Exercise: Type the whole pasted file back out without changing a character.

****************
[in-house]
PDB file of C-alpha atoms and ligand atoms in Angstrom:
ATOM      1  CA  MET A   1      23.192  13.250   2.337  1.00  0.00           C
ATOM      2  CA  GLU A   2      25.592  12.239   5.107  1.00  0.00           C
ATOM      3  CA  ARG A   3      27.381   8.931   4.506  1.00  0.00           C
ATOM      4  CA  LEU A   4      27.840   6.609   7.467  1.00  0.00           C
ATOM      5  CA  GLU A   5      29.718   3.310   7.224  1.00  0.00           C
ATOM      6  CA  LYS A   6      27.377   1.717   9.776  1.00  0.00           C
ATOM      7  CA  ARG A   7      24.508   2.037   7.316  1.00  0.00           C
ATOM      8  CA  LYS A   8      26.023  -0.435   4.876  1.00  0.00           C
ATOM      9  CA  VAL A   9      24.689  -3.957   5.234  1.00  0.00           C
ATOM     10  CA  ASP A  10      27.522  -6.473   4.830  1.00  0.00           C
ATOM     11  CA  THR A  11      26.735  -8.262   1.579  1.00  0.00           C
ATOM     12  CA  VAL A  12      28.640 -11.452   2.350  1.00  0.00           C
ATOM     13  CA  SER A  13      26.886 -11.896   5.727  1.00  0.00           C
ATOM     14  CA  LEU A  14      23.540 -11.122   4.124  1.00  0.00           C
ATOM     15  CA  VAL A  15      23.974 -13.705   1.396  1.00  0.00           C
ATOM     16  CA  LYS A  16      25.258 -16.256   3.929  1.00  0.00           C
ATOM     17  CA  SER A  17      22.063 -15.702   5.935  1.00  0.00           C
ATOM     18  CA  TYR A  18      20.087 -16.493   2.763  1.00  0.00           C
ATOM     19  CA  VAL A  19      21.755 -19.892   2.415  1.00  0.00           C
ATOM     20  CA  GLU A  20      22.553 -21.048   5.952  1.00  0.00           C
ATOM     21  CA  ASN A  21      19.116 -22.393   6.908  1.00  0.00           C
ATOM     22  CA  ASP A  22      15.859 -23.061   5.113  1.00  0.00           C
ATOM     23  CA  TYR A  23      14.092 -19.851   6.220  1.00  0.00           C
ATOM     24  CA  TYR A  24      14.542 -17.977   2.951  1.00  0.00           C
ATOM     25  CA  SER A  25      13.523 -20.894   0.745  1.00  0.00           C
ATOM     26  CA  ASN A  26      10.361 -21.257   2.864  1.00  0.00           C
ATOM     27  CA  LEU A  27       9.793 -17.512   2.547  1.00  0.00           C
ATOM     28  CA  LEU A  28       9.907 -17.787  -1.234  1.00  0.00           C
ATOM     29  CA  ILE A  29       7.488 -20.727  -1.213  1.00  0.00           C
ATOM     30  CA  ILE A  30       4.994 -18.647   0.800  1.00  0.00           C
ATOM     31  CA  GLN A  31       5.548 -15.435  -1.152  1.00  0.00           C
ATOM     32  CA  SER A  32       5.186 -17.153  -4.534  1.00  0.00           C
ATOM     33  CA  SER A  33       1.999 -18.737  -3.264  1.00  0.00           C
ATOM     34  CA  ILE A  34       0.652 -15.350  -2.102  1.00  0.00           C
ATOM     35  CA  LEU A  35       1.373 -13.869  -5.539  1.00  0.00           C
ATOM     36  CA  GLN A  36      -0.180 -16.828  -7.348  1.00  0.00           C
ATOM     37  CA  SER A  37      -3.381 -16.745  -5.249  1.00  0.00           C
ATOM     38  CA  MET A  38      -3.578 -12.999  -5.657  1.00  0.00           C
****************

[in-house]
PDB file of C-alpha atoms and ligand atoms in Angstrom:
ATOM      1  CA  MET A   1      23.192  13.250   2.337  1.00  0.00           C
ATOM      2  CA  GLU A   2      25.592  12.239   5.107  1.00  0.00           C
ATOM      3  CA  ARG A   3      27.381   8.931   4.506  1.00  0.00           C
ATOM      4  CA  LEU A   4      27.840   6.609   7.467  1.00  0.00           C
ATOM      5  CA  GLU A   5      29.718   3.310   7.224  1.00  0.00           C
ATOM      6  CA  LYS A   6      27.377   1.717   9.776  1.00  0.00           C
ATOM      7  CA  ARG A   7      24.508   2.037   7.316  1.00  0.00           C
ATOM      8  CA  LYS A   8      26.023  -0.435   4.876  1.00  0.00           C
ATOM      9  CA  VAL A   9      24.689  -3.957   5.234  1.00  0.00           C
ATOM     10  CA  ASP A  10      27.522  -6.473   4.830  1.00  0.00           C
ATOM     11  CA  THR A  11      26.735  -8.262   1.579  1.00  0.00           C
ATOM     12  CA  VAL A  12      28.640 -11.452   2.350  1.00  0.00           C
ATOM     13  CA  SER A  13      26.886 -11.896   5.727  1.00  0.00           C
ATOM     14  CA  LEU A  14      23.540 -11.122   4.124  1.00  0.00           C
ATOM     15  CA  VAL A  15      23.974 -13.705   1.396  1.00  0.00           C
ATOM     16  CA  LYS A  16      25.258 -16.256   3.929  1.00  0.00           C
ATOM     17  CA  SER A  17      22.063 -15.702   5.935  1.00  0.00           C
ATOM     18  CA  TYR A  18      20.087 -16.493   2.763  1.00  0.00           C
ATOM     19  CA  VAL A  19      21.755 -19.892   2.415  1.00  0.00           C
ATOM     20  CA  GLU A  20      22.553 -21.048   5.952  1.00  0.00           C
ATOM     21  CA  ASN A  21      19.116 -22.393   6.908  1.00  0.00           C
ATOM     22  CA  ASP A  22      15.859 -23.061   5.113  1.00  0.00           C
ATOM     23  CA  TYR A  23      14.092 -19.851   6.220  1.00  0.00           C
ATOM     24  CA  TYR A  24      14.542 -17.977   2.951  1.00  0.00           C
ATOM     25  CA  SER A  25      13.523 -20.894   0.745  1.00  0.00           C
ATOM     26  CA  ASN A  26      10.361 -21.257   2.864  1.00  0.00           C
ATOM     27  CA  LEU A  27       9.793 -17.512   2.547  1.00  0.00           C
ATOM     28  CA  LEU A  28       9.907 -17.787  -1.234  1.00  0.00           C
ATOM     29  CA  ILE A  29       7.488 -20.727  -1.213  1.00  0.00           C
ATOM     30  CA  ILE A  30       4.994 -18.647   0.800  1.00  0.00           C
ATOM     31  CA  GLN A  31       5.548 -15.435  -1.152  1.00  0.00           C
ATOM     32  CA  SER A  32       5.186 -17.153  -4.534  1.00  0.00           C
ATOM     33  CA  SER A  33       1.999 -18.737  -3.264  1.00  0.00           C
ATOM     34  CA  ILE A  34       0.652 -15.350  -2.102  1.00  0.00           C
ATOM     35  CA  LEU A  35       1.373 -13.869  -5.539  1.00  0.00           C
ATOM     36  CA  GLN A  36      -0.180 -16.828  -7.348  1.00  0.00           C
ATOM     37  CA  SER A  37      -3.381 -16.745  -5.249  1.00  0.00           C
ATOM     38  CA  MET A  38      -3.578 -12.999  -5.657  1.00  0.00           C